"No," I reply, "I'd like to remain alert." That is nothing less than truth. Not only do I still not trust him, but I have to go through the streets of this suburb again when I leave, and I do *not* like the thought of doing so with dulled senses. I must endure whatever discomfort there is.

"Your choice. One more safety measure before I get going here."

I blanch as he reveals a pair of straps. "What...are those for?"

"Little prevention device, same as holding someone's arms when you're going to do surgery and you don't have anesthetics. While the pain might make you feel like clawing at anything you can reach, I don't feel like *being* clawed, so..."

With practiced ease, the straps are around my wrists, binding them to the arms of the chair.

I want to run away. I have no reason to trust this man. If this is a setup, I've no way to defend myself.

"Right," he says, half to himself. "This is the part where I say 'if you got any reservations about this, now's the time.'"

I ought to say yes. If I have any sanity remaining, I ought to throw him the money I brought and flee from the shop and the suburb and try to think of what was in my head when I came up with this.

However, I merely nod, keeping my face impassive. At least until I see what he's holding. I had thought it was a scalpel, but it is a serrated knife.

My impassive stance falters, and my voice as well. "You aren't going to use that...that is...don't you have a proper instrument..."

"You want this cut semi-distinctive, right? Well, this is better than any surgical instrument for that purpose. Don't worry, the scar won't look like anyone else's, I have pride in my work."

That is not reassuring.

The man begins studying my face, peering at it from different angles, like a person studying a sculpture he's working on. An abrupt warning to not twitch is all I get before the knife passes experimentally in front of me, far too close for my liking. The thought occurs to me that even as a criminal, this man might have been as offended as anyone else by what happened on the Satellite - who's to say he does not have a sense of patriotism - and sees this as an opportunity to get even. Conversely, he might just want the money I brought, without having to fulfill his end of the contract...especially if that requires leaving a witness.

Panic rises in me as the knife passes in front of my eyes again. At this range, all it would require is a flick of the wrist, and I'd never know what hit me.

My fear suddenly gives way to memories of my actions on the Satellite. Several of them hurt others. Some were supposed to, but did not for some reason. I wonder if this is where the score is evened.

How ironic, also, that my fate depends on the reliability of a man who doubtless will get several years in prison if he is found by the gendarmes.

At length, he is satisfied with whatever he was thinking about. The knife comes up to just under my right ear. I can't really see the knife, I just feel it, a light pressure on my face.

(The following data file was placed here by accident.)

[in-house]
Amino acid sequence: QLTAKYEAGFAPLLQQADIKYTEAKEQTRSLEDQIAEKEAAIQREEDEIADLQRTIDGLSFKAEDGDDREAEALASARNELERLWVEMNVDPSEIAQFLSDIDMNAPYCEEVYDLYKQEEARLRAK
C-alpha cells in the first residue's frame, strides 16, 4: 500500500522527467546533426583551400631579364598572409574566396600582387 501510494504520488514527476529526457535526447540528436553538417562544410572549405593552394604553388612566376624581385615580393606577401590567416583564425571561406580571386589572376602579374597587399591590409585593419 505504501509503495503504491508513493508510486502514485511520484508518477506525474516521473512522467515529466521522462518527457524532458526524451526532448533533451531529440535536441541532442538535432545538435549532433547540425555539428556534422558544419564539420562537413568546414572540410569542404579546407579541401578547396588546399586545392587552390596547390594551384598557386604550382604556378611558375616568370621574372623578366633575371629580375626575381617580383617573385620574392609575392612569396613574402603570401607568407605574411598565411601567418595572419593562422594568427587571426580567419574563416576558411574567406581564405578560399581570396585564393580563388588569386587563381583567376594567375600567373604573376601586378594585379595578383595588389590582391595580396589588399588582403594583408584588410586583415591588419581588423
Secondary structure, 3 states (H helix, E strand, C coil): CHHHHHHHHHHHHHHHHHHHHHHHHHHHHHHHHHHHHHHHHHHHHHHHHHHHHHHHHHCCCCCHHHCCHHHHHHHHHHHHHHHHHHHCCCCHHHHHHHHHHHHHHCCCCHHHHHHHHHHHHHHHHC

A hand appears in front of me. I blink in confusion, then attempt to pull away as it seizes my jaw roughly, pulling me around to face the knife. My panic returns many times over. This *was* a setup, after all and I cannot do anything about it.

I've failed.

I see the dull ceiling of the shop, and think of the Satellite Academy beyond, in orbit. She'll never know what happened to me -

One thought, likely the last, bursts into my head:

Lahrri, please think of me. Remember me just once, wherever you are -

The blade comes at me. I feel sudden, great pain as it gouges me under my ear. It weaves it way down my cheek, bringing more pain.

And as abruptly as it began, it pulls away, and I wince as my face begins stinging from the cut. My jaw has not been released from his grasp, and my eyes are beginning to tear. I see through blurry vision that he has picked an object from a pouch at his side. I have just enough time to recognize the surgical thread before the man begins to stitch the cut. I must say that he does have skill; I barely feel the needle as it travels up the wound. The impartial area in my head suddenly realizes that he's done as I ordered, and not cut my throat as I was certain he would.

As he finishes, my eyes focus again, and I haltingly remove my wrists from the straps. I see a sack, held by the man; he places it on my face. The shock of more pain runs through me as the ice in the sack touches my cheek, then subsides as it numbs me. I grasp the sack myself, grateful for its dulling my pain. Relieved that the ordeal is over, I sit for a while, pinning the sack securely to my face.

Shortly, he returns with a dressing, which he applies to the cut. My attention is drawn to the packaging - while the dressing looks clean, the paper pouch it comes from is old, somewhat yellowed. I wonder how long he's had it. Considering what he does, I suppose that he can't really keep his inventory current.